Ernst Jünger

From Kaiserreich


Colonel Ernst Jünger

Ernst Jünger (born on March, 29 1895 in Heidelberg, Germany) is a German officer, writer and colonial administrator. One of the most read authors in today's Germany, launching the fashion of the Weltkrieg diaries with his personnal account, In Stahlgewittern (Storm of Steel), published in 1923. Serving in the German Colonial Army as colonel, he is the current Chief of General Staff of the Colonial Army of the Freistaat Mittelafrika.



Early life

Jünger was born in Heidelberg, the eldest of five children and grew up in Hannover as the son of a pharmacist. He went to school between the years of 1901 and 1913 and was member of the Wandervogel youth movement. He ran away from home to join the French Foreign Legion where he served in North Africa. Volunteer in the beggining of the Weltkrieg he served with distinction in the Imperial German Army on the Western Front. In the first week of January 1917 he was awarded the Iron Cross First Class and in September of 1918 was awarded the German Empire's highest military decoration of that time, the Pour le Mérite (informally known as the "Blue Max"). Received as a Lieutenant at the age of 23, he was one of the youngest soldiers ever to be given this award. After the collapse of France, he later fought in Russia until the end of the war, and renewed his engagement to the German Army in 1923.

Writing career

Jünger's own war experiences were described in the book In Stahlgewittern, published in 1923 while he was interrogating over his future in the military. The book made an impressive effect in German literature, making a positive and deep account of the Weltkrieg, much appropriate to the patriotic and nationalist minds that prevailed after German victory (and long before Erich Paul Remark's Dürchbruch). Often accused by German socialists of advocating violence and authoritarianism in his writings, Jünger was acclaimed by much of German ruling classes, including the Kaiser Wilhelm II who claimed that In Stahlgewittern was among his favorite books. Studying marine biology, zoology, botany, philosophy and entomology, Officer Jünger, due to his tenure as member of the Army, was forced to decline offers from right-wing nationalist journals to write articles in them. He continued to publish many books as his military career continued: along with Remark, he contributed to deeply influence post-Weltkrieg culture, inaugurating the fashion of the "Weltkrieg Diaries", good as bad autobiographies from war veterans, the last of them being Adolf Hitler's Unser Kampf, and affirming himself as the head of the reactionnary fringe in German literature.

Colonial soldier

Having expressed terrible critics against Judaism, democracy and Syndicalism, Jünger was widely seen as a right-wing writer, maybe as a convinced Pan-Germanist, his books being used as propaganda as politicians such as Ernst Röhm: however, his book Auf den Marmorklippen (On the Marble Cliffs), published in 1931, appeared as a hard condemnation of National-Populism and a description of its awful effects over Germany. After having received many threats from Pan-Germanists, the German Army then decided to dispatch Jünger in Mittelafrika, as he always wanted to get back after his youth experience in North Africa. In the Colonial Army, he quickly arose as Chief of Staff and an excellent land commander, being praised by his troops, settlers as Natives. Although he had been seen as a possible Statthalter in 1934, Jünger welcomed Hermann Göring then he arrived to take his functions of Governor-General. Many politicians then pointed that an adventurer and a reactionnary as Jünger would certainly join Göring in his megalomaniac delirium: instead, Jünger never ceased to express his loyalty to the Kaiser and mainland Germany. He is now seen as one of the few caretakers in the Colonial Army who could avoid that Göring takes too much power on his own.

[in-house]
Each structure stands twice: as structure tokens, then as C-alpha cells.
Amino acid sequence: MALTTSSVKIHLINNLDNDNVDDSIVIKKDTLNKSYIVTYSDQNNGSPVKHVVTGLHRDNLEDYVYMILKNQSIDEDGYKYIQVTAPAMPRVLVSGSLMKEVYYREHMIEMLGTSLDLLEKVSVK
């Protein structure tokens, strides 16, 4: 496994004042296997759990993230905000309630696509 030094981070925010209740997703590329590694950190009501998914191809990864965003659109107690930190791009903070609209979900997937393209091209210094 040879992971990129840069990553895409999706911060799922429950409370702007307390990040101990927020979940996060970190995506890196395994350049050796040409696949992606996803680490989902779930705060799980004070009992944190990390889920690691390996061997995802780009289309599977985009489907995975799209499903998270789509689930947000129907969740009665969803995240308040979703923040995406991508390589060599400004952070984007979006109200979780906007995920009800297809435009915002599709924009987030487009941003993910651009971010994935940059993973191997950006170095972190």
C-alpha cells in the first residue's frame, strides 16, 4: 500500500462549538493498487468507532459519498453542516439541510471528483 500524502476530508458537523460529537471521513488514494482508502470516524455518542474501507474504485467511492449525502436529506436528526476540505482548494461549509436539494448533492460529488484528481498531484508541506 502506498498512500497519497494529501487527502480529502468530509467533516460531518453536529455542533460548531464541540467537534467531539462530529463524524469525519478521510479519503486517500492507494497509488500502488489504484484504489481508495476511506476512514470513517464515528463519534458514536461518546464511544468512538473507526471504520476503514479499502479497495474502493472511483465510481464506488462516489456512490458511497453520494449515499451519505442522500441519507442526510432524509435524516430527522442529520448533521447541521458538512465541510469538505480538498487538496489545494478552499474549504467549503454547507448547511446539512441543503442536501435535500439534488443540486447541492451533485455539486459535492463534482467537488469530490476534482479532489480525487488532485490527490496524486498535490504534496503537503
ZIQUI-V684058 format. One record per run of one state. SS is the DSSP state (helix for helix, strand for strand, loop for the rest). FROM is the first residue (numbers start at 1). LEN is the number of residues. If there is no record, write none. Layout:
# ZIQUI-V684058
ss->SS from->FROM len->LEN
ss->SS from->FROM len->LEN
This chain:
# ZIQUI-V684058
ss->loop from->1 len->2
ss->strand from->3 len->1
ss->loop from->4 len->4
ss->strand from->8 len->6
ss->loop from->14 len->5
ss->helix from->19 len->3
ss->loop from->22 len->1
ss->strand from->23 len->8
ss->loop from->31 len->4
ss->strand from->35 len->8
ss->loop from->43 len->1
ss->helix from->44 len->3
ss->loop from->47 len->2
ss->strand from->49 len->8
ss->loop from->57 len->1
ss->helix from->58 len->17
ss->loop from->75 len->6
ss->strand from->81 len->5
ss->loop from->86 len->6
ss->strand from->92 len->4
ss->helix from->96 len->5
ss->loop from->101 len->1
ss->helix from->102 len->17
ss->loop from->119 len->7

Jünger married Gretha von Jeinsen (born 1906) in 1925; they had two children, Ernst (born 1916) and Alexander (born 1934).


  • In Stahlgewittern (Storm of Steel, 1923) - Jünger's personnal account of the Weltkrieg, glorifying war without rejecting or extenuating war atrocities.
  • Der Kampf als inneres Erlebnis (Fight as an internal experience, 1924) - Continuation of Jünger's thoughts about war, pacifism and courage.
  • Feuer und Blut (Fire and Blood, 1925) - Description of the war as a deep internal event which help Man to elevate his life, going from normal humanity to a mystical experience.
  • Der Arbeiter, Herrschaft und Gestalt (The Worker: Dominion and Gestalt, 1927) - Jünger's political essay, advocating totally mobilized society run by warrior-worker-scholars to counter the Syndicalist threat.
  • Über Demokratie (On Democracy, 1929) - On a personnal essay on pre-Weltkrieg France and Great Britain, Jünger expresses his hate of democracy and points them as responsible of the collapse of these two countries into leftist dictatorships.
  • Auf den Marmorklippen (On the Marble Cliffs, 1931) - Novel showing the fall of a serene agricultural society, could be the parable to a possible Germany overruned by National-Populism.
  • Afrikanische Spiele (African Games, scheduled for 1937) - Jünger's personal experiences in the French Foreign Legion in Africa and in his colonial duty in Mittelafrika.
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